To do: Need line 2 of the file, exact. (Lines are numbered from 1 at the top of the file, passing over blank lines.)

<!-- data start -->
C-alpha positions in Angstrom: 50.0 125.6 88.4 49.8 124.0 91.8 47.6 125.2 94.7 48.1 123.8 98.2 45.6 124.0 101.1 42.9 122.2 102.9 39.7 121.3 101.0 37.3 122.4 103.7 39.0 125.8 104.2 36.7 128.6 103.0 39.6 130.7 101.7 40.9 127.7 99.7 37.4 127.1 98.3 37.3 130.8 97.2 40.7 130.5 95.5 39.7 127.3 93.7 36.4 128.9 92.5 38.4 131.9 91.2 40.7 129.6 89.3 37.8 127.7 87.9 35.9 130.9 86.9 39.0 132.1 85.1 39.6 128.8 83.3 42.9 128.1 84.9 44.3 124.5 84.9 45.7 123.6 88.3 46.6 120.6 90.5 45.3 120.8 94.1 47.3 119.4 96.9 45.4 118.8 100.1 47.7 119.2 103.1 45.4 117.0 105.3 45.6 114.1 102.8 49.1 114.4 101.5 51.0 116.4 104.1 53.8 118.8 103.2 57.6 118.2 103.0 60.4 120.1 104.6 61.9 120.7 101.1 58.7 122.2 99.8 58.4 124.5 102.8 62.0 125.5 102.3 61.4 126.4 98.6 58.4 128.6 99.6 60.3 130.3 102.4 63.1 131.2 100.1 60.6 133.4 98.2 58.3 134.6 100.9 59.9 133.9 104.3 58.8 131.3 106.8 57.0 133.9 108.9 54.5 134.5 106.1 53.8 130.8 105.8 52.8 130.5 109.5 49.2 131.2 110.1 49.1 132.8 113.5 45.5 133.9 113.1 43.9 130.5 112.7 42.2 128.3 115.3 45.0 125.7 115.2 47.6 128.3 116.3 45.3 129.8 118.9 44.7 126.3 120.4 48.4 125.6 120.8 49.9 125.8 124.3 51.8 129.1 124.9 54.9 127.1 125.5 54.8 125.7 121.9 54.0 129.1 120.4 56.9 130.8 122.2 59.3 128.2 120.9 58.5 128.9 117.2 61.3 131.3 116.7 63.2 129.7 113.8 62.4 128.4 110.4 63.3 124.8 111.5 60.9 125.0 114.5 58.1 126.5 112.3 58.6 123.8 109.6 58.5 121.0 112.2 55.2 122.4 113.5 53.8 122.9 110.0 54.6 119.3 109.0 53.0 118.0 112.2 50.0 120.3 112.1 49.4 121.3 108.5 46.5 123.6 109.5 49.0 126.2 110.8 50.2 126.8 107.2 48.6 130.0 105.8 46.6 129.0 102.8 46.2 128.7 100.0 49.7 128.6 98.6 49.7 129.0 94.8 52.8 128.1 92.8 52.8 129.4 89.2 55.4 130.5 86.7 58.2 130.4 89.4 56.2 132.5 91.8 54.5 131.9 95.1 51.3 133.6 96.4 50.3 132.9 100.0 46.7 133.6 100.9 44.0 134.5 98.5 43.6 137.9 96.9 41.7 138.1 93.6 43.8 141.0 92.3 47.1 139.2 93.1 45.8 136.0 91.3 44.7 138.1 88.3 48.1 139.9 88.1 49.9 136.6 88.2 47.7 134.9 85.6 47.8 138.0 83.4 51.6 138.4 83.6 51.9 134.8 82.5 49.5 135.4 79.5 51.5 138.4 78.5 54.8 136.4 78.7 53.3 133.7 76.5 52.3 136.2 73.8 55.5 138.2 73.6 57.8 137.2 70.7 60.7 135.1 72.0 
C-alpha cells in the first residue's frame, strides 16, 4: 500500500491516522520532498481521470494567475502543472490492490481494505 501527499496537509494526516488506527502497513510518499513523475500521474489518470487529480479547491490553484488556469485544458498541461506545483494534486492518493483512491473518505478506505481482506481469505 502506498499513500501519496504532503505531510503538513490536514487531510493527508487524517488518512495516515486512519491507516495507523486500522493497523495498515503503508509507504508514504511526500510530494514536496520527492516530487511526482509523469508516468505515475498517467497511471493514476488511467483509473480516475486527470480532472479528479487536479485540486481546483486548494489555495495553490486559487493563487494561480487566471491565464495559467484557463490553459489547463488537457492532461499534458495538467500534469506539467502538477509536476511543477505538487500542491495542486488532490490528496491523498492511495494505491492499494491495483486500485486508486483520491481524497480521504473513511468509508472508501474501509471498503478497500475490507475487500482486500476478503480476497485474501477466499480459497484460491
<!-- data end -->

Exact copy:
C-alpha cells in the first residue's frame, strides 16, 4: 500500500491516522520532498481521470494567475502543472490492490481494505 501527499496537509494526516488506527502497513510518499513523475500521474489518470487529480479547491490553484488556469485544458498541461506545483494534486492518493483512491473518505478506505481482506481469505 502506498499513500501519496504532503505531510503538513490536514487531510493527508487524517488518512495516515486512519491507516495507523486500522493497523495498515503503508509507504508514504511526500510530494514536496520527492516530487511526482509523469508516468505515475498517467497511471493514476488511467483509473480516475486527470480532472479528479487536479485540486481546483486548494489555495495553490486559487493563487494561480487566471491565464495559467484557463490553459489547463488537457492532461499534458495538467500534469506539467502538477509536476511543477505538487500542491495542486488532490490528496491523498492511495494505491492499494491495483486500485486508486483520491481524497480521504473513511468509508472508501474501509471498503478497500475490507475487500482486500476478503480476497485474501477466499480459497484460491